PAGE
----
Furthermore, to date, a person found to be incapable of work was deemed unable to work for three years. This was too long a period and was being reduced for review after a year. Certainly, one could no longer have cases, like one which she had come across, where a 28-year-old was granted a pension for life for post-natal depression! One could no longer have automatic invalidity-pension for life. Persons suffering particular conditions may not be able to continue their work but, with retraining, could do another occupation. How could a 32-year old suffering lower back pain be certified as being unable to do anything for life?

Mrs Cristina said tighter conditions were being imposed on certification of the medical condition of applicants who wished to be boarded out, and impairment tables were being introduced.

Unfortunately one sometimes came across medical certificates which raised eyebrows. For example, she had seen a medical certificate regarding an application for social housing where the doctor said his patient was suffering severe clinical depression and would benefit from a change in current accommodation. This patient was then found to be a four-month-old baby!

The Medical Board sytem would end with regard to applications for invalidity pension. The department would engage two or three doctors who would form a medical review team that would make recommendations to the director on applications for an invalidity pension. Their recommendations would be based on the new impairment tables which would be established by legal notice. These tables would be based on the Australian model, with consideration for local conditions, and would assess the applicant's capacity to work. Independent audits would also be made of medical assessments and there would be random reviews even of current beneficiaries. This, again, underlined the message that there would not be an invalidity pension for life, except where justified.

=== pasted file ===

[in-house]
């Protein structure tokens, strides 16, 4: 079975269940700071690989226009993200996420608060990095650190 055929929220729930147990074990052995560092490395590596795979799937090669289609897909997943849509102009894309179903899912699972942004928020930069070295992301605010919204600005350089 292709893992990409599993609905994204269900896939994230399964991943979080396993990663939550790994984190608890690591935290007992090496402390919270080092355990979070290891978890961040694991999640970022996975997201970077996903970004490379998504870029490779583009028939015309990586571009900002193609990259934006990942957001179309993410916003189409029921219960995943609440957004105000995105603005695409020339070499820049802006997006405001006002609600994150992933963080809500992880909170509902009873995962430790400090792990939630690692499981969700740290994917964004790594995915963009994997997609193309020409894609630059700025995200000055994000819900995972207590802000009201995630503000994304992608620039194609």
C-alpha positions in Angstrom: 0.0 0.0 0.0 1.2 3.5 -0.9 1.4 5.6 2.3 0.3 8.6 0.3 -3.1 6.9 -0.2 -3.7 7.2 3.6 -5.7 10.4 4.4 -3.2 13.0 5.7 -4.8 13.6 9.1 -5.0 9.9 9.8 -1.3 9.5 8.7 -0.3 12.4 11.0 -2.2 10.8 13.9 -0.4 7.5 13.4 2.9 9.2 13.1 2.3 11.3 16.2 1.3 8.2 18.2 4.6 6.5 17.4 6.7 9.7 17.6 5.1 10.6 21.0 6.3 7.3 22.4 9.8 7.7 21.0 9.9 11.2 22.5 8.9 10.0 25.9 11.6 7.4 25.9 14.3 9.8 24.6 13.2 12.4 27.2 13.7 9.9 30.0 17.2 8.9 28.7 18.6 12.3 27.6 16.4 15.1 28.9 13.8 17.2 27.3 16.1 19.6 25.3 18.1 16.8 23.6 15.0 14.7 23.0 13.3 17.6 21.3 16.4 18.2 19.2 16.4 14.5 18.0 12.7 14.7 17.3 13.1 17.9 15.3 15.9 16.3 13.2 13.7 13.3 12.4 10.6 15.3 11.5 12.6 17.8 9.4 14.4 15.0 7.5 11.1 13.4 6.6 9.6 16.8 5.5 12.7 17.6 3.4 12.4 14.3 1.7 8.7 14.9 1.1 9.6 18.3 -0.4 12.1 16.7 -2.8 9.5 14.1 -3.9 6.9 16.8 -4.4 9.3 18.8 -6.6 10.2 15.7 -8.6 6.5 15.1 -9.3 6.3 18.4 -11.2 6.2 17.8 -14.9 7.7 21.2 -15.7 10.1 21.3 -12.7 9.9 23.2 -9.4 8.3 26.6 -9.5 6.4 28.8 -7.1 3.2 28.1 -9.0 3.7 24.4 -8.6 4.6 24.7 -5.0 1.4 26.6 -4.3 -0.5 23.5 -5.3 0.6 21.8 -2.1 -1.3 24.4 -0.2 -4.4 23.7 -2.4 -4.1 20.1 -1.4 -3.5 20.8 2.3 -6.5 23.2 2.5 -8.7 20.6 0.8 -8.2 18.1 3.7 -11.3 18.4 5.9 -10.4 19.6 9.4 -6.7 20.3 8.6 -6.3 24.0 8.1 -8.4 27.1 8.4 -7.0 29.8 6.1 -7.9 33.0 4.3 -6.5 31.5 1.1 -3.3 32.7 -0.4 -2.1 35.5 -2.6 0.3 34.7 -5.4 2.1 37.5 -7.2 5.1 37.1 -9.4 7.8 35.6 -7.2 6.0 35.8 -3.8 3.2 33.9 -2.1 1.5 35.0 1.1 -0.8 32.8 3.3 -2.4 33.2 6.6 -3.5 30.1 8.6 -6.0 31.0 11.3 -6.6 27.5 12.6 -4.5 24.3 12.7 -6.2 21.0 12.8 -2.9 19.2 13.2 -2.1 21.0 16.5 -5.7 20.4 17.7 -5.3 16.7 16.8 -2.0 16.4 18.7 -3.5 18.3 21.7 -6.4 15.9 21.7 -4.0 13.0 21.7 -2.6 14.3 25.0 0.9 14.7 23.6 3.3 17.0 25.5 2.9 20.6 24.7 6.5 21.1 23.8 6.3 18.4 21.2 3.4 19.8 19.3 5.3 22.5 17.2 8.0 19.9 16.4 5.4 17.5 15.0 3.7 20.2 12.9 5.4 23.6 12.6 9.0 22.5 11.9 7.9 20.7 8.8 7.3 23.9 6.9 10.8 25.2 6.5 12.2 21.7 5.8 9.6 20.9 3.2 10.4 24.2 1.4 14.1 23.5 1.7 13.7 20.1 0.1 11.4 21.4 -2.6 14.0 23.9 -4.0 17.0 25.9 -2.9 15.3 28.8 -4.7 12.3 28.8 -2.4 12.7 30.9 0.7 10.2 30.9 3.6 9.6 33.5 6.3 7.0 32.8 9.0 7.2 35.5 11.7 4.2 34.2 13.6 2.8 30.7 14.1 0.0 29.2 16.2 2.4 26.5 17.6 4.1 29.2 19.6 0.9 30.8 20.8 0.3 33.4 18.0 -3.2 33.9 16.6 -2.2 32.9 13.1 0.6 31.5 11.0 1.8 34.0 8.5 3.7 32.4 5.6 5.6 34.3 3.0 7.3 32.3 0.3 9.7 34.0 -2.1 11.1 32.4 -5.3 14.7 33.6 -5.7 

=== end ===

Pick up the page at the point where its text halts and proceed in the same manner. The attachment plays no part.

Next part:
When she spoke on the application process, Mrs Cristina said the medical review team would consider the existing medical history of applicants. Where no such history existed, the applicant would be examined and tested in a public hospital on the basis of the impairment tables.

The Bill also considered rehabilitation as a means of encouraging and helping those receiving invalidity pension to return to normality. The activity rate of people in employment in Malta was low and the number of persons receiving invalidity pensions was twice that of many other countries.

The number of beneficiaries had climbed from 6,225 in the year 2000 to close to 9,000 last year! Only a tiny percentage of claims were refused.

Spending on such pensions had climbed from just under Lm10 million to Lm16 million over the same period.

Many such people, with retraining, could clearly return to some sort of work. Indeed, many people were boarded out because they were not wanted by their employers, but they actually wanted to work. Such re-skilling would be handled by the ETC, Mrs Cristina said.

The debate continues on Monday.